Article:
TSD: The first to coach you and Tai Babilonia as a pair was African American figure skater Mabel Fairbanks (let us know if that is incorrect), who was not allowed to compete in any Olympic qualifying events but became a world class Hall of Fame figure skater. Where were in your career when you met Fairbanks? And please talk about her influence on your success as a pair.
RG: Yes, Mabel Fairbanks was our first teacher and she’s the one that paired us. She always made the kids (us included) feel that they could accomplish anything. She had a great personality and a brilliant smile and a perfect outlook in life.
TSD: You yourself carried a heavy emotional burden during your three-decade career with Babilonia. The prospect of discrimination, at the least, and losing valuable endorsements caused you to shield your sexual identity from your fans and the world. Did you feel you owed it to Tai to remain in the closet? Was that the right decision?
RG: It was an undisclosed situation and not really my choice. It was a different time in America. However, close friends knew, Tai definitely knew, my parents did not, or at least I didn’t think so. In the show i cover the coming out process, the reaction my parents had, which resulted in being sent to Reparative Therapy. I was one of the lucky ones that made it through, luckily. I give a fairly descriptive missive during the show, mixed in with a little humor.
TSD: Artistic expression, athleticism, technical challenges, musical interpretation, showmanship… Is there any one aspect to skating that motivates or inspires your performances the most?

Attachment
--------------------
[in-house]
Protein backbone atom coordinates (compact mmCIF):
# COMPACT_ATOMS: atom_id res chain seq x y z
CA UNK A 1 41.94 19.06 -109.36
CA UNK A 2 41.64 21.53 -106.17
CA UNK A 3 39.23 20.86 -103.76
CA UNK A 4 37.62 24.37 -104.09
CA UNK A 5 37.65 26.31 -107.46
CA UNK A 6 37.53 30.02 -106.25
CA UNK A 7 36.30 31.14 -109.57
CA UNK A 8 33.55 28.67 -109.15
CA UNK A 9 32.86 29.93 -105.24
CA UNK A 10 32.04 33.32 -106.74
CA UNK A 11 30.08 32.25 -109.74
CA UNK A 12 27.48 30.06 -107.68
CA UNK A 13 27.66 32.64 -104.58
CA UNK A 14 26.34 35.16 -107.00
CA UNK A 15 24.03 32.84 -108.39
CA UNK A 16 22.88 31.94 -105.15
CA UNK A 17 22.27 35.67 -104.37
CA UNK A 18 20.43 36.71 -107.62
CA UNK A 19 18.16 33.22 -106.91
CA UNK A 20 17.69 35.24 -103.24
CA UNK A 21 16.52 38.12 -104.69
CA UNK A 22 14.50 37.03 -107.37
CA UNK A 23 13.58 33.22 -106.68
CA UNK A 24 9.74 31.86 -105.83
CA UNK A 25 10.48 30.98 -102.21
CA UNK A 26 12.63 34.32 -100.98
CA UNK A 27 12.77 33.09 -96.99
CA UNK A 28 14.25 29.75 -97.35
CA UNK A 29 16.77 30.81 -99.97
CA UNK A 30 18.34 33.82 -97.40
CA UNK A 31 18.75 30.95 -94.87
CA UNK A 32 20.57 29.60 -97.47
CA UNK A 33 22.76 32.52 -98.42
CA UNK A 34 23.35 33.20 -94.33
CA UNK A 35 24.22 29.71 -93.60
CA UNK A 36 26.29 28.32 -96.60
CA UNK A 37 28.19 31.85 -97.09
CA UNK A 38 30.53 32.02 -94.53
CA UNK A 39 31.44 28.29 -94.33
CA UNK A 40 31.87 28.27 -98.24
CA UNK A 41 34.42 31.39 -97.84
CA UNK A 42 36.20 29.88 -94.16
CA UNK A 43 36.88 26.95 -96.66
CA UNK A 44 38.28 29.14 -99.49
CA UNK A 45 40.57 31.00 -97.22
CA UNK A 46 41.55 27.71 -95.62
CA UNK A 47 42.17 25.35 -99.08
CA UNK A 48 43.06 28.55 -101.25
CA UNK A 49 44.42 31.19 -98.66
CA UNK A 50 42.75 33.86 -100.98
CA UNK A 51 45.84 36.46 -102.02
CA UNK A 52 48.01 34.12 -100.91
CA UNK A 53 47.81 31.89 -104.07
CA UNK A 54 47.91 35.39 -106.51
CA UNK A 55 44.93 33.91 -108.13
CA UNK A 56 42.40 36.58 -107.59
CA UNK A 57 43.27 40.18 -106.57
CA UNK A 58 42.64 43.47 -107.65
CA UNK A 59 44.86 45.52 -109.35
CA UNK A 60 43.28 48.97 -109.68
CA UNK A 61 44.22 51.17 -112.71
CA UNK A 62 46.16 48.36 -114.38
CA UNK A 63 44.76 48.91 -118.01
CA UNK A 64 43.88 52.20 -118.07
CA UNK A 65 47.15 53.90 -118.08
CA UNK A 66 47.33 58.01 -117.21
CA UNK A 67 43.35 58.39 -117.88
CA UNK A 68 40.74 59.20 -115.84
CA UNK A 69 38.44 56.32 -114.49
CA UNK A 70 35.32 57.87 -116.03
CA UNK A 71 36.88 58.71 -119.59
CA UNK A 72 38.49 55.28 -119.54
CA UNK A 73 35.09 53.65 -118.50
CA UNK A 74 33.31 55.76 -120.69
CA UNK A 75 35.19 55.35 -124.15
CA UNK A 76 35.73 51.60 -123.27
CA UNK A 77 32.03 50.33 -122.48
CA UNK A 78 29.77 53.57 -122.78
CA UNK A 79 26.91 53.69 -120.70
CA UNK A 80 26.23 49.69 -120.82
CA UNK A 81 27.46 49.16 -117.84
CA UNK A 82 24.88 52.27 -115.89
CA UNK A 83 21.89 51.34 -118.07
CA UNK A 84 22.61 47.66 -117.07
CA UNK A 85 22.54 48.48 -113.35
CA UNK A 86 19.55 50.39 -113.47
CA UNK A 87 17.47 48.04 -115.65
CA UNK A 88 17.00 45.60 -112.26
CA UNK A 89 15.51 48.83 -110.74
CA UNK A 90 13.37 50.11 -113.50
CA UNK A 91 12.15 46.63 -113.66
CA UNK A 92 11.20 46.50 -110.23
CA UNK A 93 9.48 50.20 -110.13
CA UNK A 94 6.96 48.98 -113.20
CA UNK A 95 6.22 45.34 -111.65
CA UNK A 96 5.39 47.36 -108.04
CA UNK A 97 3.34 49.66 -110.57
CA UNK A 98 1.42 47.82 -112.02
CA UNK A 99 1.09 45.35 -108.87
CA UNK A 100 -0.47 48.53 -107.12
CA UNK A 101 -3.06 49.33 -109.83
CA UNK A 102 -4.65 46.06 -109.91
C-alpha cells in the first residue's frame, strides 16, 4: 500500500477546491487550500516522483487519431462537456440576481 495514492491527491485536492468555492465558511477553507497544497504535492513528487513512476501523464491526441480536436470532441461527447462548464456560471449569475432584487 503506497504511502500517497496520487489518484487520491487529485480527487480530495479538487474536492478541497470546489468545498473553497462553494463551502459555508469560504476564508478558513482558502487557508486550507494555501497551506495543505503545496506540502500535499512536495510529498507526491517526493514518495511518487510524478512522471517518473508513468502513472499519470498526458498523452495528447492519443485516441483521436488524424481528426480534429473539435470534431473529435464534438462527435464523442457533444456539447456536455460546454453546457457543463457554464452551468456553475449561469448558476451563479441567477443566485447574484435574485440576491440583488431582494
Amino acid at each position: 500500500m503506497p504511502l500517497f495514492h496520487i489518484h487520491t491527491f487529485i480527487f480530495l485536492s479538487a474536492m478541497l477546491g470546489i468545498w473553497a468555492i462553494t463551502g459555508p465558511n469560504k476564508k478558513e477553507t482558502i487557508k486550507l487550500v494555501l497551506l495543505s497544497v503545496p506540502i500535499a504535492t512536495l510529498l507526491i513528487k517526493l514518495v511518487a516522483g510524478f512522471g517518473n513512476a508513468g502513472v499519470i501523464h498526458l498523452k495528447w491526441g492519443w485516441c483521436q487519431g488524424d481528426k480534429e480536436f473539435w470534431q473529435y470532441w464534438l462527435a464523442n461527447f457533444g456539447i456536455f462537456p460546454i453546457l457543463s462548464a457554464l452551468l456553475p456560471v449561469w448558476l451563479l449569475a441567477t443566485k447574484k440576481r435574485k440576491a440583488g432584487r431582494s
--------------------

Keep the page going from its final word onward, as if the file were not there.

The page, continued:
RG: I truly believe all those things work together. Most of us excel in just a few of them, but learn to develop the others. Music moves me, performing gets me excited and athleticism gets the endorphins moving, for sure.
TSD: Figure skating doesn’t seem to have the broad cross-over popularity as a generation ago – perhaps because there are so many more sports and entertainment options today. What is your perspective about that?
RG: I think figure skating needs a good solid champion out there. One that fans can get to know, follow their career, grow up with them, so to speak. The last one really was Michelle Kwan. And I also believe that a champion needs to continue into professional skating, tour as much as possible, and let the fans continue with them on their journey.
TSD: Of course you have written a book about your life and are taking that on the road. Are you involved with other projects?
RG: The Randy Gardner School of Skating is a learn to skate program which runs every year at ICE At Santa Monica. I also coach competitive skaters, which I love, as I can pay it forward to the next generation!
“Go Figure: The Randy Gardner Story” runs Wednesday, January 17th through Sunday, January 28th. To celebrate the show, DTC and the cast will host a “Family Skate with the Stars” evening at Wilmington’s Riverfront Rink, at 308 Justison Street on Mon, Jan 15, from 6-8 pm. Admission for adults is $8.50; kids $5.50 and skate rental is $4.00. DTC show tickets will also be available for purchase onsite. A portion of the event’s proceeds will benefit Delaware Theatre Company.